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Here I was, thinking I wouldn’t have to write about a loss all basketball season.
Oh well. The Arizona Wildcats’ path to perfect hit a Purdue pothole on Saturday in Indianapolis, the Boilermakers’ home away from home. It’s fine. It’ll be OK.
The top-ranked Wildcats fell 92-84, smothered not so much by 7-foot-4 Zach Edey, the reigning national player of the year, but by a pair of guards who decided to borrow Sam Dekker’s daggers and stab Arizona with a barrage of outside shots.
So, Tommy Lloyd’s guys go into a busy week before Christmas with an 8-1 record, not 9-0, and the Wildcats’ stay at No. 1 will last only two weeks.
“I love this team we have,” Lloyd said after the game. “I love all these guys and I can’t wait to hop on the plane and get home and prepare for a really good Alabama team on Wednesday.”
Purdue’s Fletcher Loyer tied his career-high with 27 points. Braden Smith scored 26. They combined to make 20 of 33 shots, including 9 of 16 3-pointers. Really, guys?
Play enough high-quality teams, and you’re eventually going to run into one that plays out of their minds while you’re stuck on your “B” game. That’s what makes the NCAA Tournament such a wonderful, delightful, unpredictable crapshoot. It takes great play and a lot of luck. Being in the right place at the right time and all that.
Saturday in Indianapolis was the not the time and place for the Cats.
That’s why this loss feels only like a “the other team just played better today” kind of setback rather than one of those “OH MY GOD, WE GOT EXPOSED” defeats.
That was my initial reaction right after the game, and I decided to sleep on it to see if I would feel differently in the morning. Let’s just say, I didn’t lose any sleep over this one.
There were certainly some performances, some decisions, that you might like to have back, but Arizona went into the showdown looking like a contender for the national championship, and it left that way, too.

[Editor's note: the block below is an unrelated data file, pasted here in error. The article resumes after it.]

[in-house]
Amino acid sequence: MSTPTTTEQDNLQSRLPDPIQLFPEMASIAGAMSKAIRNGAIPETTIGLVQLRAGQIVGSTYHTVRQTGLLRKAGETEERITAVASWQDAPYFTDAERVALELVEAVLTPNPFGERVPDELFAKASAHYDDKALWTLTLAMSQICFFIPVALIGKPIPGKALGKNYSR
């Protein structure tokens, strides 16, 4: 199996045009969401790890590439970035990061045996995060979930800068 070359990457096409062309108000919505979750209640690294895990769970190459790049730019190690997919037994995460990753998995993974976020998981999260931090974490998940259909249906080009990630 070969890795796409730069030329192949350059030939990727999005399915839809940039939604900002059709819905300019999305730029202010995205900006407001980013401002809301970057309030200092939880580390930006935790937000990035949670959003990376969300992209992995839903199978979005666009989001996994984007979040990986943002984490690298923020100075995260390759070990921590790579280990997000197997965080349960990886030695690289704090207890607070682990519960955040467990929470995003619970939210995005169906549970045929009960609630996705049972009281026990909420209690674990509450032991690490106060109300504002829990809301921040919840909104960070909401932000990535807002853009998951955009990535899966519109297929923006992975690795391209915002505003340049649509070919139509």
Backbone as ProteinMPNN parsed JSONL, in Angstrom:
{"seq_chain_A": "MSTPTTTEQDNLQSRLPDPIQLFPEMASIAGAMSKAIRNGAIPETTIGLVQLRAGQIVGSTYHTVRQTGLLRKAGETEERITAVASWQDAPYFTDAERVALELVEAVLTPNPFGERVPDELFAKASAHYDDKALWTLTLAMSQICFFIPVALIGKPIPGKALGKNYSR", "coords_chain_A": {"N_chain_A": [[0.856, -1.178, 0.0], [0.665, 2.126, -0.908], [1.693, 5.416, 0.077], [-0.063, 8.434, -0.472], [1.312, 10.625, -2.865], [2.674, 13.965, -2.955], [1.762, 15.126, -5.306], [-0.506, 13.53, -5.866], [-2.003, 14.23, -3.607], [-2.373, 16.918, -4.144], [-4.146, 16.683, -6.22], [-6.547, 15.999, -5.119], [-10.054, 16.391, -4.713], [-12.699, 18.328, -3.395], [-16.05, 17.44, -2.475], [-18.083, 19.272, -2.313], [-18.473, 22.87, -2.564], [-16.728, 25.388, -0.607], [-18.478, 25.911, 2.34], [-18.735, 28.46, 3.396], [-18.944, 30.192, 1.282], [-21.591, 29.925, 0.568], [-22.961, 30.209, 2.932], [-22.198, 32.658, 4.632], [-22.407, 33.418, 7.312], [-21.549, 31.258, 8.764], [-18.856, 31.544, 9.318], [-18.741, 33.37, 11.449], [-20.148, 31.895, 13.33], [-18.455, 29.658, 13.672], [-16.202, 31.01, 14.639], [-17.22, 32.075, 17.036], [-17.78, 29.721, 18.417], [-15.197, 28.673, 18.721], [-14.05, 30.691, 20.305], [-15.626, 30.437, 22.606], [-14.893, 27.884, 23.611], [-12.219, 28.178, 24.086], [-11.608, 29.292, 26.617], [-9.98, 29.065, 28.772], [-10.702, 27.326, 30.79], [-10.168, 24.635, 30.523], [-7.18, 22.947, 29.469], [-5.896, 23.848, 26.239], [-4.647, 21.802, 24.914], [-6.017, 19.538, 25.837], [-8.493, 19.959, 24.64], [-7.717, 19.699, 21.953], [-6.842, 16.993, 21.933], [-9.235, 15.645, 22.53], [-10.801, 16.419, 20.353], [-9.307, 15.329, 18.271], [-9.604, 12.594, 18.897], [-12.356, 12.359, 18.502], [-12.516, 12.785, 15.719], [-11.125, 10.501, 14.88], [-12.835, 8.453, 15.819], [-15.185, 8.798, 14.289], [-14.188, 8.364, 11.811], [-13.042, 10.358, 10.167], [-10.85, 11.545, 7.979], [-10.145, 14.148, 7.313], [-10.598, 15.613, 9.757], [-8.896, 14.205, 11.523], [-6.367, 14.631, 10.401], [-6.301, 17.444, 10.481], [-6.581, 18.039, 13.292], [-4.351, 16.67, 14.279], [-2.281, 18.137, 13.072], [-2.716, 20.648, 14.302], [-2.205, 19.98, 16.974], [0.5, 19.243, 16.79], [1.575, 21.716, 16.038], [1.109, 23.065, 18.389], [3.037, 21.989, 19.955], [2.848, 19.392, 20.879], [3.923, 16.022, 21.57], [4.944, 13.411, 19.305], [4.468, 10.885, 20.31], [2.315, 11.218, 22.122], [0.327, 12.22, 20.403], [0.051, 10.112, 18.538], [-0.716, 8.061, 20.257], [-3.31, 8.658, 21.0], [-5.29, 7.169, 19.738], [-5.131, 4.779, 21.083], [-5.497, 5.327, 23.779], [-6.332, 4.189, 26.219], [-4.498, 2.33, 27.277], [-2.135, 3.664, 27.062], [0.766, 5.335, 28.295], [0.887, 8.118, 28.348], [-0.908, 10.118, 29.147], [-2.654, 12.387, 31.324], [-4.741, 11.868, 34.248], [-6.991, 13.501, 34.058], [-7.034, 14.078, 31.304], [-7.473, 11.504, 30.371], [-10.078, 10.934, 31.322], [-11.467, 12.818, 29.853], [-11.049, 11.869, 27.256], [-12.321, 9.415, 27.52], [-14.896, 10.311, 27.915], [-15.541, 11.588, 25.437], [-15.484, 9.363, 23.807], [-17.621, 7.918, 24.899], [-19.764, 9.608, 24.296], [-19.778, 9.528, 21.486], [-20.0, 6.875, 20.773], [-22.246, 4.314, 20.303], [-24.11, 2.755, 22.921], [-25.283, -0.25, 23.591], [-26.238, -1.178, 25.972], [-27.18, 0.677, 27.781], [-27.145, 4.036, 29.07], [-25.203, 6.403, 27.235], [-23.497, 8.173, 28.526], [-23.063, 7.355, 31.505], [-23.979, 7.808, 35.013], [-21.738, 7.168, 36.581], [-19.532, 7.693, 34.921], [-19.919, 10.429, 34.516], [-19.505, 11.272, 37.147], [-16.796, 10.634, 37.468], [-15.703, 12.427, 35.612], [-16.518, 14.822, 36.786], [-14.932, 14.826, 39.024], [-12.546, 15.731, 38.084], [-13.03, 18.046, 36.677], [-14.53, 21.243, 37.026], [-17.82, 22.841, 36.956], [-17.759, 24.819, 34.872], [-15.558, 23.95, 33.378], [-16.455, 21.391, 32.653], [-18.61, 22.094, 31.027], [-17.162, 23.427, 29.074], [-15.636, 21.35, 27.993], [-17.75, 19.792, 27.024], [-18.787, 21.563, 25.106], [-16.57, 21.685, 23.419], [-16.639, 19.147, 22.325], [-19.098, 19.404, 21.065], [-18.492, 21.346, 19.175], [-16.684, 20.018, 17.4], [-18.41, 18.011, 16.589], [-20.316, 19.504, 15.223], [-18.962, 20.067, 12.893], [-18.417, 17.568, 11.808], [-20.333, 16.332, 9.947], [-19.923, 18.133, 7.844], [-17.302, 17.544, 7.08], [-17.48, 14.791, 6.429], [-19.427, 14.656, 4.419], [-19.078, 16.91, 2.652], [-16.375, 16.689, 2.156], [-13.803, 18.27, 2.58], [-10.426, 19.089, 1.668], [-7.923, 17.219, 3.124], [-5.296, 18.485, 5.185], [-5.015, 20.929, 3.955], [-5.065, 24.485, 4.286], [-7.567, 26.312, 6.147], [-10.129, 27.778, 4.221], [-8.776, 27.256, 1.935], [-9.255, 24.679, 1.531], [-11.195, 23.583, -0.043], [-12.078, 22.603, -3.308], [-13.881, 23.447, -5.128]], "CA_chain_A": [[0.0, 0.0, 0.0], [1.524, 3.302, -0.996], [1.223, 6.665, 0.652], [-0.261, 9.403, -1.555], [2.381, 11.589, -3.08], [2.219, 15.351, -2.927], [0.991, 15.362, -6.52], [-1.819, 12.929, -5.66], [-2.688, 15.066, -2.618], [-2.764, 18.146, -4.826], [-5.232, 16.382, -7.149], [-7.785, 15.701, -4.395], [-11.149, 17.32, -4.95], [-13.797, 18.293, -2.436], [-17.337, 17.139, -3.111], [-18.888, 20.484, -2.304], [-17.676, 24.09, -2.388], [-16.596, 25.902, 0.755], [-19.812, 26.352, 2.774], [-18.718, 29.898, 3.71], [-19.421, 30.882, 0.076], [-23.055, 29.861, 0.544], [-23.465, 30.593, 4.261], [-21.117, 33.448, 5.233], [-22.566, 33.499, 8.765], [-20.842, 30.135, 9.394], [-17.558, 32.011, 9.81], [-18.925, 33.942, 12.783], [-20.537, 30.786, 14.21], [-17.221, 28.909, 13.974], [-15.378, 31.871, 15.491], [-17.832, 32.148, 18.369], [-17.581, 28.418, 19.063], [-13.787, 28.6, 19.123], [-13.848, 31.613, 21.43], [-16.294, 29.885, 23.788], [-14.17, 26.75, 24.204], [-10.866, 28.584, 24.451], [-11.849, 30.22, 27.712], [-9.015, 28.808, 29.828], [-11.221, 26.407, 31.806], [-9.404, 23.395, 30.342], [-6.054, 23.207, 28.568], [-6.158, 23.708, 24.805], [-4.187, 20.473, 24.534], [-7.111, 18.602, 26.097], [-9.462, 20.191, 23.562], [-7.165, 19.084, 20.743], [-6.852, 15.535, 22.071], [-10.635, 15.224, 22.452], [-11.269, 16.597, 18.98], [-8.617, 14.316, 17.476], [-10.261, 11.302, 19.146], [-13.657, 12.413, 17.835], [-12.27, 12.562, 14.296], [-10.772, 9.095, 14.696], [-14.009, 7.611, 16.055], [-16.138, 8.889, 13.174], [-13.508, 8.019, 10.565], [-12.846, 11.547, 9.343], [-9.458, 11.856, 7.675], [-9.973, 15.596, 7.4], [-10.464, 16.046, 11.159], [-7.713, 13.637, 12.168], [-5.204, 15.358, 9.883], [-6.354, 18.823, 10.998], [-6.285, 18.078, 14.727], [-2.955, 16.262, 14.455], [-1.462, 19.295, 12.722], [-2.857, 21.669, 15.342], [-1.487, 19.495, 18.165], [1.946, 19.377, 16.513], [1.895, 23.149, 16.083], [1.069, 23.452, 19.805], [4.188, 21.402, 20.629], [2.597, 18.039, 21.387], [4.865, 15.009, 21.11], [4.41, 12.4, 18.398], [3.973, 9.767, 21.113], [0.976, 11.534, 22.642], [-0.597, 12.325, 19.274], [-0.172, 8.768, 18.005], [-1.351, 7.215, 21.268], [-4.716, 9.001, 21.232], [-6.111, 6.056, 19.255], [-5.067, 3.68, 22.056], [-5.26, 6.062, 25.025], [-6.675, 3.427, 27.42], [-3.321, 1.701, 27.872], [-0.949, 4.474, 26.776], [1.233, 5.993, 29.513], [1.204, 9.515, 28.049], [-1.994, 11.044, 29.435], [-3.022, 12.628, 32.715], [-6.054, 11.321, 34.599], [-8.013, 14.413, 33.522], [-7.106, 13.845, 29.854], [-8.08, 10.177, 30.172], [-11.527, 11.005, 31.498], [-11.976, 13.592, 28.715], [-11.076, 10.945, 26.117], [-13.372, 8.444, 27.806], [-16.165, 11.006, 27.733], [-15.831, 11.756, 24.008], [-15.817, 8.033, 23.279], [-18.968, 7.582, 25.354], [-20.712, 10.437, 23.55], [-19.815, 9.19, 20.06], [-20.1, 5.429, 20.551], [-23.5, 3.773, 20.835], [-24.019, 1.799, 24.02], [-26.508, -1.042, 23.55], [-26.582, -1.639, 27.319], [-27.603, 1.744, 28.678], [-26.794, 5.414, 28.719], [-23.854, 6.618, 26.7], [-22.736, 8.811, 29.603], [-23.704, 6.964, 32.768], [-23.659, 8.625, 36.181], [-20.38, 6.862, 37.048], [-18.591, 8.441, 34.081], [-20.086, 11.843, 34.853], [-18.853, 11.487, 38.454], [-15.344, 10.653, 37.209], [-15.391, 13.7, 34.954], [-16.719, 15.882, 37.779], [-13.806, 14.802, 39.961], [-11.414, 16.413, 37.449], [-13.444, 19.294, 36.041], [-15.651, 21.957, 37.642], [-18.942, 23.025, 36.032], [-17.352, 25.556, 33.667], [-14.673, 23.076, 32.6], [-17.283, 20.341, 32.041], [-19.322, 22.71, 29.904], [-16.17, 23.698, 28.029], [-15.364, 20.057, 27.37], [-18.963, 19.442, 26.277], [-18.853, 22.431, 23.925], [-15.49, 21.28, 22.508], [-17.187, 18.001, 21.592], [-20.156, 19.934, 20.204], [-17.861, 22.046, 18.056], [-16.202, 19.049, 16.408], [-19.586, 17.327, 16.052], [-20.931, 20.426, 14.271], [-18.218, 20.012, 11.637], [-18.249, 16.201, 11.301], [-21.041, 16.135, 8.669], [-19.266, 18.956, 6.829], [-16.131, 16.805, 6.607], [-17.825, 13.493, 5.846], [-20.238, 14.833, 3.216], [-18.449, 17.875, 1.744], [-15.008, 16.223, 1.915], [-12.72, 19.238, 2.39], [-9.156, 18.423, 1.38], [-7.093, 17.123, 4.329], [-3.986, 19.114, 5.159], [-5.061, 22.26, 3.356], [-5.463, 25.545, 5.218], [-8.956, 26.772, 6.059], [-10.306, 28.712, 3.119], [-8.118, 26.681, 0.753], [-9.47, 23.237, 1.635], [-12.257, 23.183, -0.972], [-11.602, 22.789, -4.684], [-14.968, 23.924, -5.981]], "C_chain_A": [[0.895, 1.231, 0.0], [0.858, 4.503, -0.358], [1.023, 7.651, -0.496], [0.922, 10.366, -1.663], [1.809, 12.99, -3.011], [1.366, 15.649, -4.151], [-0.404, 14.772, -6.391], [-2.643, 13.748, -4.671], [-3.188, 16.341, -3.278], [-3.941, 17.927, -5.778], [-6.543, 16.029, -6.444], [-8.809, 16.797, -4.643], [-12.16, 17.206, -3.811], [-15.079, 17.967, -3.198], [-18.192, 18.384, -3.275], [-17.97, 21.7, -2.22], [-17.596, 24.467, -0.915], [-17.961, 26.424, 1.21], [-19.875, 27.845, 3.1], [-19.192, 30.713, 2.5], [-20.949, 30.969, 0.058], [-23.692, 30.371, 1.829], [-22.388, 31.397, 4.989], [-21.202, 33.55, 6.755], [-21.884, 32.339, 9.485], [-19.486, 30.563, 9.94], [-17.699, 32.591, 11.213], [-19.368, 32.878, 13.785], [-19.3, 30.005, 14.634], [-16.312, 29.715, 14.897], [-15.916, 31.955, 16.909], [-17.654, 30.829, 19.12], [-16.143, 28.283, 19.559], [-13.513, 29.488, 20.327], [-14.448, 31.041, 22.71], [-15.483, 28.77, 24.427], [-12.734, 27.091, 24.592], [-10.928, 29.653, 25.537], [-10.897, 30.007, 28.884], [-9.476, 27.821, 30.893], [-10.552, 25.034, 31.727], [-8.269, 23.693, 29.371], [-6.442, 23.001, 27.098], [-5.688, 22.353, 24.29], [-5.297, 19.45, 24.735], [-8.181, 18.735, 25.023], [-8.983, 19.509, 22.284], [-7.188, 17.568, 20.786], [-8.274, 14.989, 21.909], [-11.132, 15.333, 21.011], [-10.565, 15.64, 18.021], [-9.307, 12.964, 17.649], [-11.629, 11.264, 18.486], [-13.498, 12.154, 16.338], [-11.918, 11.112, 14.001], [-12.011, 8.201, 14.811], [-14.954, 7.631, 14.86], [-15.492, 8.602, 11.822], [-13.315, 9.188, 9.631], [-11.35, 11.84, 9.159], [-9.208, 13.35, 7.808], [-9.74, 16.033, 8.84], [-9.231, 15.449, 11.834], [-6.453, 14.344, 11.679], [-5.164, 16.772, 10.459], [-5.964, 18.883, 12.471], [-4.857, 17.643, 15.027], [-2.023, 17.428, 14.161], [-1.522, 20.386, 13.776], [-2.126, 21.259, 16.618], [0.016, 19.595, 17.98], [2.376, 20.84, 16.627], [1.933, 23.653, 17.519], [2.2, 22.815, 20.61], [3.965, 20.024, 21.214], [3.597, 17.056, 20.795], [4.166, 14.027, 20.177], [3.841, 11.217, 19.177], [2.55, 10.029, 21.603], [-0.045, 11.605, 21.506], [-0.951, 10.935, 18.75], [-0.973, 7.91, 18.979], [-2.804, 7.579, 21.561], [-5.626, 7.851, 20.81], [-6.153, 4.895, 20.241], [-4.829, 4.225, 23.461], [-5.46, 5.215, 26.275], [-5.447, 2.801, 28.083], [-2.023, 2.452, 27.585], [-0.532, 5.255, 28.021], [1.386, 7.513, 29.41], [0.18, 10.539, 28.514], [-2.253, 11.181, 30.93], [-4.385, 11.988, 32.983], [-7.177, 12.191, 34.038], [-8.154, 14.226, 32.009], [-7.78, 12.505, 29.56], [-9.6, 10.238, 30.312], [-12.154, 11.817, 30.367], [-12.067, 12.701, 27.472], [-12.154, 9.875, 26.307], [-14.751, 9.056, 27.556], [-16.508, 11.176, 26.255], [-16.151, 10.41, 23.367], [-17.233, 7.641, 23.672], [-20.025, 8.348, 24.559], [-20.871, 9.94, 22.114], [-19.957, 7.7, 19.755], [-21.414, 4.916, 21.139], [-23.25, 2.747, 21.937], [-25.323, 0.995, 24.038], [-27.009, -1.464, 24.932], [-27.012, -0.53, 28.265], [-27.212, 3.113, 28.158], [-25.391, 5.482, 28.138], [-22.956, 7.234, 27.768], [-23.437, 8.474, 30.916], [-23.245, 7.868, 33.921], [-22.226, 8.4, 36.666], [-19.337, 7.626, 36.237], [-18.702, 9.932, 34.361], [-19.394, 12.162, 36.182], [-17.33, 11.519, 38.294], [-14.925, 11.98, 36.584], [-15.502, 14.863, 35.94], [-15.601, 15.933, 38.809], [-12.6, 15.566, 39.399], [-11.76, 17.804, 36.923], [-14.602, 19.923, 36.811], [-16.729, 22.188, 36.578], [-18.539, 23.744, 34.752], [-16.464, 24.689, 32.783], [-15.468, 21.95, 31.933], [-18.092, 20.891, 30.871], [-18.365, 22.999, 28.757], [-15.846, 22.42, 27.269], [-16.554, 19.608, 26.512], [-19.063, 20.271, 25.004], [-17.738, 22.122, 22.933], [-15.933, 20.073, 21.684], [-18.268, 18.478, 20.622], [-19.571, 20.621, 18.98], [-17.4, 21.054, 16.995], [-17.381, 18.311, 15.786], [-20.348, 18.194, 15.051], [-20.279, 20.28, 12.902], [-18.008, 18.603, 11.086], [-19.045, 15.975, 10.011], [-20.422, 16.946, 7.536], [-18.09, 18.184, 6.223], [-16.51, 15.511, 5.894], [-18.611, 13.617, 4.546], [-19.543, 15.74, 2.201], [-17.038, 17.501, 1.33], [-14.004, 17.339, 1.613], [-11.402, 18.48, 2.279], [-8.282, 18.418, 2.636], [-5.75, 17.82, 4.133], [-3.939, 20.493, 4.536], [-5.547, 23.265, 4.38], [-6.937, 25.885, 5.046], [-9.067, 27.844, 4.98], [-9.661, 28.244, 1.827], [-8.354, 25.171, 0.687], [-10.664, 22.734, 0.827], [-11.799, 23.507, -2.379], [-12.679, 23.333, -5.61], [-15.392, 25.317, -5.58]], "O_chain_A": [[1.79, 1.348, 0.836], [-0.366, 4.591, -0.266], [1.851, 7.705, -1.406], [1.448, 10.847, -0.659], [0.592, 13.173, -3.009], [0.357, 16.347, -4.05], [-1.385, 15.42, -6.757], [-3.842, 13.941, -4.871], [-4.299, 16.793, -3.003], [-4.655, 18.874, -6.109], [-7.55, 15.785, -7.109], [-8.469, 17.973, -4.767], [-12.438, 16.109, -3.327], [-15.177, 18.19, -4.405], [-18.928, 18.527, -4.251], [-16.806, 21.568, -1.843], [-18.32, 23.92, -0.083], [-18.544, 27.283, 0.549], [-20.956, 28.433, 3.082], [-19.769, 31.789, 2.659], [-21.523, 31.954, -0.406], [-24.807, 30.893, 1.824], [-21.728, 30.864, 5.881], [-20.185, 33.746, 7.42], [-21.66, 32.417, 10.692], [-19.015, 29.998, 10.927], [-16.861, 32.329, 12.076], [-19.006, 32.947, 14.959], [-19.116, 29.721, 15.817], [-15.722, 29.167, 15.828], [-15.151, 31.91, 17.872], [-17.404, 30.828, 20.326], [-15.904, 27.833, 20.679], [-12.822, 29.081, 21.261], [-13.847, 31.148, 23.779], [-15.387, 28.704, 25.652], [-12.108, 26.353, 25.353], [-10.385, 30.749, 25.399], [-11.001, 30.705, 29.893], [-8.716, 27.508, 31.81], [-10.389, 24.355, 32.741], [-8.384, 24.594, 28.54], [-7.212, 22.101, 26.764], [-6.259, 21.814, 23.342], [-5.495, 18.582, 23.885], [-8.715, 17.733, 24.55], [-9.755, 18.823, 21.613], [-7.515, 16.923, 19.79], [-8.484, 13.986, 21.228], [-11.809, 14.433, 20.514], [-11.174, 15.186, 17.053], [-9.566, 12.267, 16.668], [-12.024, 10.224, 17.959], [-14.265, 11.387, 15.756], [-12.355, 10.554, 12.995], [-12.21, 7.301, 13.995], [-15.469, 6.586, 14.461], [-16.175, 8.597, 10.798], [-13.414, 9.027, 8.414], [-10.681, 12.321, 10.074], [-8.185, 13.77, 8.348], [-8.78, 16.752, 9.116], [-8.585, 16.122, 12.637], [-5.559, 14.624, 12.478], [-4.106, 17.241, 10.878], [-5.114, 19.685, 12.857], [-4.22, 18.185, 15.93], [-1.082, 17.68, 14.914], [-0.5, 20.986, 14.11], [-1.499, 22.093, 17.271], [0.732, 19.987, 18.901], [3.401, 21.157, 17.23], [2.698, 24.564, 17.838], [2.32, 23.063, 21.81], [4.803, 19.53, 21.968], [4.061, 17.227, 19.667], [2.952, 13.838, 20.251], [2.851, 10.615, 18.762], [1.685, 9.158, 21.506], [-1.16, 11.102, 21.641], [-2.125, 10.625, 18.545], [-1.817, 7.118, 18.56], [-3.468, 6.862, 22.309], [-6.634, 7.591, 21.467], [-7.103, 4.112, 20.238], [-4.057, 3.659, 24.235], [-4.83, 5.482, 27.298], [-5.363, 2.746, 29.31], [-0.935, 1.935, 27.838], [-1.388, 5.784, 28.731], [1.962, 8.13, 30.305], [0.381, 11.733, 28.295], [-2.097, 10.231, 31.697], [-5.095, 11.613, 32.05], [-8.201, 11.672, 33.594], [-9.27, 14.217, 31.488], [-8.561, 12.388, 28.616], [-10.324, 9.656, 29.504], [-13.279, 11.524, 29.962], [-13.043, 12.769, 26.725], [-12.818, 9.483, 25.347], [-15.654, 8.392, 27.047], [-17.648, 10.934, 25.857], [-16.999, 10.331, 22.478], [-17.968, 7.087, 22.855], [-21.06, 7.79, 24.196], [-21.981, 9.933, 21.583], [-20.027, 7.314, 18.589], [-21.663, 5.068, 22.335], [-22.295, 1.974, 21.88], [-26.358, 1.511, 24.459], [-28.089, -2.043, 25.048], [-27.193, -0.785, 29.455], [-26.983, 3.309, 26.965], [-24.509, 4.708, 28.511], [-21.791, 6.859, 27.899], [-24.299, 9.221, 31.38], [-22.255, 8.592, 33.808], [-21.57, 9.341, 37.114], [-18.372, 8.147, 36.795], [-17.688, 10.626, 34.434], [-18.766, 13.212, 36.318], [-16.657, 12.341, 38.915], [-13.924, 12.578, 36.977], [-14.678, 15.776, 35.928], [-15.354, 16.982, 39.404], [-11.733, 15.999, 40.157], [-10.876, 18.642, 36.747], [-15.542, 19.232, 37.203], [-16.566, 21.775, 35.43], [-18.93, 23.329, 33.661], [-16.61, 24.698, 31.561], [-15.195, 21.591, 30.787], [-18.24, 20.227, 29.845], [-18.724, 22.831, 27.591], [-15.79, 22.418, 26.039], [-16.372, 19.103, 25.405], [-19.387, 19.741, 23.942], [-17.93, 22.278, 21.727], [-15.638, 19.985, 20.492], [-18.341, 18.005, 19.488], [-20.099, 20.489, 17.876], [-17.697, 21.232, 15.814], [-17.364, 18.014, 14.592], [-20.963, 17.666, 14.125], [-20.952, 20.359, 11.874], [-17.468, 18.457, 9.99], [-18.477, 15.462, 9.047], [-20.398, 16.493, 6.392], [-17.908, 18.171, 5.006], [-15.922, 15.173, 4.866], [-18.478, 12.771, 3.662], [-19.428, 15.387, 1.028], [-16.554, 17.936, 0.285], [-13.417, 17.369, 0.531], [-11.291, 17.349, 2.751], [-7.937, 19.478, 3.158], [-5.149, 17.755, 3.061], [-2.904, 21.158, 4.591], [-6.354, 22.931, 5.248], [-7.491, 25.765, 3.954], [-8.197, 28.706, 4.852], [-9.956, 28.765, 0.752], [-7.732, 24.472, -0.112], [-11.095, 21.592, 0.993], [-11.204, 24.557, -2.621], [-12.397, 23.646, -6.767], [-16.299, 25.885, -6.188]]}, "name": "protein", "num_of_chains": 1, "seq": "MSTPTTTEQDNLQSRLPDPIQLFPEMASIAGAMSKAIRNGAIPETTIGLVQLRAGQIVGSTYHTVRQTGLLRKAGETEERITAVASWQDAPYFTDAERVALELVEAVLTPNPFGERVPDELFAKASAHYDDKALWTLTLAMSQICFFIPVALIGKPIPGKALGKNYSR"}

Ask yourself: Would you want to see Purdue again deep in the NCAA Tournament on a true neutral court, or even in, say, Glendale, Ariz.?
That would be OK with me.
It’s all about the lessons learned until then, and here was one: Arizona’s initial strategy of dropping down with a guard to help on Edey did not work, allowing Loyer and Smith the opportunity to go off.
“I might have complicated things a little bit too much for our guys and made them make too many decisions and we missed a few coverages that we can get better at,” Lloyd said.
Lloyd switched to a zone in the second half that prevented Purdue from making a basket for 8 1/2 minutes as the Wildcats trimmed a 15-point deficit to four on four occasions.
“They’re obviously very well organized and very good players, and they were kind of torturing our man-to-man defense a little bit,” Lloyd said. “So I wanted to see if we can make an adjustment and for the most part it went well.”
At least it’s good to know that the Wildcats have been practicing that zone defense and has it in their back pocket for emergencies.
For sure, point guard Kylan Boswell did not play his best (six points, 0-for-4 from behind the arc). Pelle Larsson committed five turnovers. The bench combined for two points in 40 minutes. In the final 10 minutes, didn’t seem like anybody other than Caleb Love (29 points) and Keshad Johnson (24 points) wanted to take charge.
Purdue simply played better on this particular day. It wasn’t anything like the Wildcats’ win over Wisconsin.
Next up for Arizona is Alabama in Phoenix on Wednesday, followed by No. 15 Florida Atlantic on Saturday in Las Vegas.
“I think the character of our program is strong and I think our guys dug in and fought back and I was really proud they gave us a chance,” Lloyd said of the Purdue game. “I think this is going to go a long ways to really help with our program.”
Top photo: Purdue guard Braden Smith attempts a shot against Wildcats guard Kylan Boswell (Robert Goddin-USA TODAY Sports)
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